Steph et al. (2006) compare the planktonic foraminiferal 18O and Mg/Ca records from Pacific Site 1241 with Caribbean Site 1000 and note the development of strong 23-k.y. cycles in the Caribbean related to orbital precession, in the interval 4.4–3.0 Ma, as the two oceans start to become isolated by the rise of the Central American Isthmus. These authors argue that precessional forcing of El Niño events, as predicted for the late Pleistocene by Clement et al. (1999), may have modulated flows of water between the Pacific and Atlantic, leading to a strong surface-ocean signal on the Caribbean side of the isthmus. Full closure of this isthmus eliminated the sensitivity to this effect. In the latest Pleistocene, Benway et al. (2006) examine the sensitivity of surface-ocean salinity to change at Site 1242, and although they find substantial millennial-scale changes, they find no significant changes from glacial to interglacial time, supporting the idea that the presence of an restricted but open CAS can change the sensitivity of low-latitude systems to orbital-scale changes.

Holbourn et al. (2005) examine the record of climate further back in time, during the middle Miocene global cooling event (14.7–12.7 Ma) (Fig. F6), to examine global climate changes in the orbital bands, pairing a new record from Site 1237 with a similar record from Site 1146. Both records were continuously cored and provide unprecedented resolution of the evolution in orbital-scale climate changes, with stable isotopes analyzed at 4- to 5-k.y. intervals and XRF scanned at ~1-k.y. intervals throughout the sequence. An orbitally tuned age model assumes that 18O varies in phase with both orbital precession and obliquity, based on the orbital solution of Laskar et al. (2004). Within this interval, a rapid increase in benthic foraminiferal 18O from 13.91 to 13.84 Ma records an increase in continental ice volume (constrained also by benthic foraminiferal Mg/Ca paleotemperature estimates at other sites [Lear et al., 2000]). Associated with the growth of continental ice sheets, a striking transition from a high-amplitude cycle in the 41-k.y. band to one in the 100-k.y. band occurred between 14.1 and 13.8 Ma. The strong 100-k.y. cycle in 18O is also recorded in the XRF record of iron at Site 1237, although it is not clear whether this is related to iron input, dilution by varying biogenic production, or carbonate dissolution cycles.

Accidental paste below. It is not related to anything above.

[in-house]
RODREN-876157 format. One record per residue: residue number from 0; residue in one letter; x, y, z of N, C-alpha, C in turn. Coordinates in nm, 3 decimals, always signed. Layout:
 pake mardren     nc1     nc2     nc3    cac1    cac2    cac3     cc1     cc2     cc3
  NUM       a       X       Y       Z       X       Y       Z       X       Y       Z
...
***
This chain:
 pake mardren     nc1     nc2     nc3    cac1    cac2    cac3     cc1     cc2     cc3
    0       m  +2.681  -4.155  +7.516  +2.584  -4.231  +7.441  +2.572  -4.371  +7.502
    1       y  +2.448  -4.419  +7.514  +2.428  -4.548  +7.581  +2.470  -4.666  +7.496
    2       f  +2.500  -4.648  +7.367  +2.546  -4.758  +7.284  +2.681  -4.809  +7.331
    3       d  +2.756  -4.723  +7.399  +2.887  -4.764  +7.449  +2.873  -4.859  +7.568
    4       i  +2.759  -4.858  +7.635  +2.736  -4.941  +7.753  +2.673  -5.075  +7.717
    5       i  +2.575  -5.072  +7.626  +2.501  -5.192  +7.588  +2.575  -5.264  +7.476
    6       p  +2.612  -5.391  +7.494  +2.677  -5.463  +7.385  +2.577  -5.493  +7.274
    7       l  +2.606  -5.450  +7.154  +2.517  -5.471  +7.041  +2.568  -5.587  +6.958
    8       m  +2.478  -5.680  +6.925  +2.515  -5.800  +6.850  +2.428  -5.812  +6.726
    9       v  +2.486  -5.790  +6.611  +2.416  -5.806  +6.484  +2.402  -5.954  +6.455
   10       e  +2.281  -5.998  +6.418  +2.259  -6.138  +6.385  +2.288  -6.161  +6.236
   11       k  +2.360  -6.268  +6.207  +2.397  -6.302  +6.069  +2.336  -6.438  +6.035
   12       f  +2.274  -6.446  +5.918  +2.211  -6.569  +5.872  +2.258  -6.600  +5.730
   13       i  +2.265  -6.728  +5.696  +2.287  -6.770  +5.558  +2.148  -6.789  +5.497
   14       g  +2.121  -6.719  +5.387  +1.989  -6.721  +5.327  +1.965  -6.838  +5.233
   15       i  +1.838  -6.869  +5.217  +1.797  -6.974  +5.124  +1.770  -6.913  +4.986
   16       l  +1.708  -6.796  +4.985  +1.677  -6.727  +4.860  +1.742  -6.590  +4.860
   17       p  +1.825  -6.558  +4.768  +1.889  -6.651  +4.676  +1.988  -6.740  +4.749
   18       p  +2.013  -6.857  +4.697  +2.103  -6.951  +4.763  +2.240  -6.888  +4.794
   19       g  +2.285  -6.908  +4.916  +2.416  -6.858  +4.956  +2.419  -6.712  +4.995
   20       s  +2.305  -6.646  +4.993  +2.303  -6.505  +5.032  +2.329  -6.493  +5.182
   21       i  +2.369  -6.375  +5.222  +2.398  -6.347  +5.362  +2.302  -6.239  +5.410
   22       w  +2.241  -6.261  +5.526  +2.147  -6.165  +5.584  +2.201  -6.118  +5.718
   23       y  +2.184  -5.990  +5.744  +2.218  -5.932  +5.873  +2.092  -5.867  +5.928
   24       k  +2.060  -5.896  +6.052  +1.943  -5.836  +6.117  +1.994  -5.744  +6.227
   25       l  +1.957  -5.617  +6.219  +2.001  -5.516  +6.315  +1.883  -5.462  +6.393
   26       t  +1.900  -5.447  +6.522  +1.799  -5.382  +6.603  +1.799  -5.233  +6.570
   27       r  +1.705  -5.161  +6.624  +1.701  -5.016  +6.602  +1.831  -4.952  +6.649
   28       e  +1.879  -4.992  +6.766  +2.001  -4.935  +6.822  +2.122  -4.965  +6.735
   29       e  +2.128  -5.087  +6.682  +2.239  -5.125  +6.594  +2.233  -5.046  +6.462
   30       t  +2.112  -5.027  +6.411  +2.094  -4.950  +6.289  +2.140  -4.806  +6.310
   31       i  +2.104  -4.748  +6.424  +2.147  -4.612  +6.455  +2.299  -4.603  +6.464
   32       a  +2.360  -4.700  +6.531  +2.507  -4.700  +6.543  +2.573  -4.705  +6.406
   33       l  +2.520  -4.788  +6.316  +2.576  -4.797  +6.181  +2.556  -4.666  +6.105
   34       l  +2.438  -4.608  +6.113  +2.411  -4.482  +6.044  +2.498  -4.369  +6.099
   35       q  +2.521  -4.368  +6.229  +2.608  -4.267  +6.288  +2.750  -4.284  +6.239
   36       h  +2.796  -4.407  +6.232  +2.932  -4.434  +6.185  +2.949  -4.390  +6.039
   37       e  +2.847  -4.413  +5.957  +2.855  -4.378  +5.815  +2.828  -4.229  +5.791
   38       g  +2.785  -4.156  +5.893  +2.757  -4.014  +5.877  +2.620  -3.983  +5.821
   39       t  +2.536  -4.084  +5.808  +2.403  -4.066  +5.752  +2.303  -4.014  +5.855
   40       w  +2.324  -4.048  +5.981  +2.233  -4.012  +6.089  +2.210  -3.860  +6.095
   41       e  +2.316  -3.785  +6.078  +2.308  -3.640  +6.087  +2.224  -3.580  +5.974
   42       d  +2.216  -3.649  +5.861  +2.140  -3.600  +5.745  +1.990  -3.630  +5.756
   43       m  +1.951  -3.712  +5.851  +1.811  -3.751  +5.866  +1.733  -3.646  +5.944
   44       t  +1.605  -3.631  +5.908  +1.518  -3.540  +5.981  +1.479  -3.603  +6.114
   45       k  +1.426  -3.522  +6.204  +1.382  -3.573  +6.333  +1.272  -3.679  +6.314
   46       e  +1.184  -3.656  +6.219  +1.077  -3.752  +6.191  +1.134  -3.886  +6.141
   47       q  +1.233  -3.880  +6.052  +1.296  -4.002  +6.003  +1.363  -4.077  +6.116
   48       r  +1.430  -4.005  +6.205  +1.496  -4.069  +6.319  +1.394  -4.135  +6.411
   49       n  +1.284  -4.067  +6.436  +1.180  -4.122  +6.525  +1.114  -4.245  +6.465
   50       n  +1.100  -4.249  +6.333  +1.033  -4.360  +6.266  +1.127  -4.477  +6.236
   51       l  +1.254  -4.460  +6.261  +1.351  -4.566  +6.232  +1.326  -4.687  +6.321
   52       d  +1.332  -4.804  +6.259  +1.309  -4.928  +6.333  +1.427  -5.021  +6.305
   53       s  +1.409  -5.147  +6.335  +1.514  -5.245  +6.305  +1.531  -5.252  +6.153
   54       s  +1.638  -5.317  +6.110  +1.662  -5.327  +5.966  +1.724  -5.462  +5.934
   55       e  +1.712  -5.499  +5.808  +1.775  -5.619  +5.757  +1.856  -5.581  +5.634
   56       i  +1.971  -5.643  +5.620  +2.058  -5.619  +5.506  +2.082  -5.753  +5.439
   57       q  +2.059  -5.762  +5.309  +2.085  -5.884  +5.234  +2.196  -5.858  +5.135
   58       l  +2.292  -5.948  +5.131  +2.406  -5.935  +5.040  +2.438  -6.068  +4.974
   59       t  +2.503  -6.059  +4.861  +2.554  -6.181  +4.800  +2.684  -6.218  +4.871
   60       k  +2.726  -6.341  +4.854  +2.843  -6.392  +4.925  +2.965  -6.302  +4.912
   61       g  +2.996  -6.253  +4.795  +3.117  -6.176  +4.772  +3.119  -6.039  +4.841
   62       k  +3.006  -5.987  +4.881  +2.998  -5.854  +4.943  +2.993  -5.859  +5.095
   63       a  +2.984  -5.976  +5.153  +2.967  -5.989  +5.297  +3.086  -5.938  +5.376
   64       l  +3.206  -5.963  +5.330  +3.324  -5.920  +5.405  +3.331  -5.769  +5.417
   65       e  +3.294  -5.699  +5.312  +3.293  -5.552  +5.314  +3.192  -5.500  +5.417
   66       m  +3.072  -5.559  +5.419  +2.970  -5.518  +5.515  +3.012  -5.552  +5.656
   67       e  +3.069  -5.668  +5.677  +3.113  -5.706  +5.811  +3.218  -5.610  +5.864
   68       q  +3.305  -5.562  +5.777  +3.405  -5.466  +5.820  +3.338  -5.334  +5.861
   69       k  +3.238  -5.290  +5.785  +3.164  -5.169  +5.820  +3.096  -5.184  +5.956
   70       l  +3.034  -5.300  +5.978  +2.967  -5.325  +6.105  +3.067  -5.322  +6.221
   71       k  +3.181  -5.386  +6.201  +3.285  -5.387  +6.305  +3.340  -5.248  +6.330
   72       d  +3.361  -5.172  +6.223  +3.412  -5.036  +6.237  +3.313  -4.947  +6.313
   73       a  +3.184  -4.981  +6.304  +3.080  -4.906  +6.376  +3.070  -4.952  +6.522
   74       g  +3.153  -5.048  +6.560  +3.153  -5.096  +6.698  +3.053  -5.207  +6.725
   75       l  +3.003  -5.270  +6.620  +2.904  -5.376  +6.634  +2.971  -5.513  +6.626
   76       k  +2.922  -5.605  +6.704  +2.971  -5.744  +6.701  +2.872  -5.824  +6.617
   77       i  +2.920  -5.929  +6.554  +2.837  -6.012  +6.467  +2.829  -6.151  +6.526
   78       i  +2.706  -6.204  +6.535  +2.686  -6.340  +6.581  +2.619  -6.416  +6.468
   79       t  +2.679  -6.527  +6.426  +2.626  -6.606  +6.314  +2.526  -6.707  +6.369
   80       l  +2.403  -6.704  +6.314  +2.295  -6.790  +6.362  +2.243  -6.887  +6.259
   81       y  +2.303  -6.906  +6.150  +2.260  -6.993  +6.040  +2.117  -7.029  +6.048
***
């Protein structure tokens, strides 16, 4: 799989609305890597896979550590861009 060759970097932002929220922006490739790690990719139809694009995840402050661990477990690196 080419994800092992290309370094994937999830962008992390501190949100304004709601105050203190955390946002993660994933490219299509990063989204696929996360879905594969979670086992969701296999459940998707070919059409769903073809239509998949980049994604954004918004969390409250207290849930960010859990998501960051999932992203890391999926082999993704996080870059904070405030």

Although qualitatively similar to the better-known development of 100-k.y. climate cycles in the MPT, the Miocene 100-k.y. cycles are of lower amplitude and precede the development of the ice sheets by as much as a few 100 k.y., whereas the Pleistocene 100-k.y. cycles develop after a long interval of gradual cooling ice sheet expansion. Further, lowering of marine carbon isotope values indicates a rapid transfer of organic carbon to inorganic carbon in the ocean system during the MPT (Raymo et al., 1997; Clark et al., in press), just the opposite of the observed increase in 13C across the mid-Miocene transition (Holbourn et al., 2005). In both the Pleistocene and Miocene transitions, a significant ~400-k.y. cycle is found in benthic 13C, which may be related to eccentricity or precession control of the carbon cycle (Mix et al., 1995b; Holbourn et al., 2005). Under the assumption that a positive shift in 13C implies increased burial of 13C-depleted organic matter, Holbourn et al. (2005) infer that the growing 100-k.y. climate cycles of the Miocene were "primed" by decreasing atmospheric pCO2 and triggered by increases in the amplitude of orbital eccentricity (noting that better proxies for past CO2 variability are sorely needed). Thus, the late Pleistocene 100-k.y. climate cycles are not unique in Earth's history, and although the examples from the Miocene and Pleistocene are both associated with climate cooling, they occur under significantly different global boundary conditions, different global mean temperatures, and with different relationships to the carbon cycle. This important study issues a challenge to climatologists to understand multiple origins of 100-k.y. climate cycles that are now well documented in the geologic record.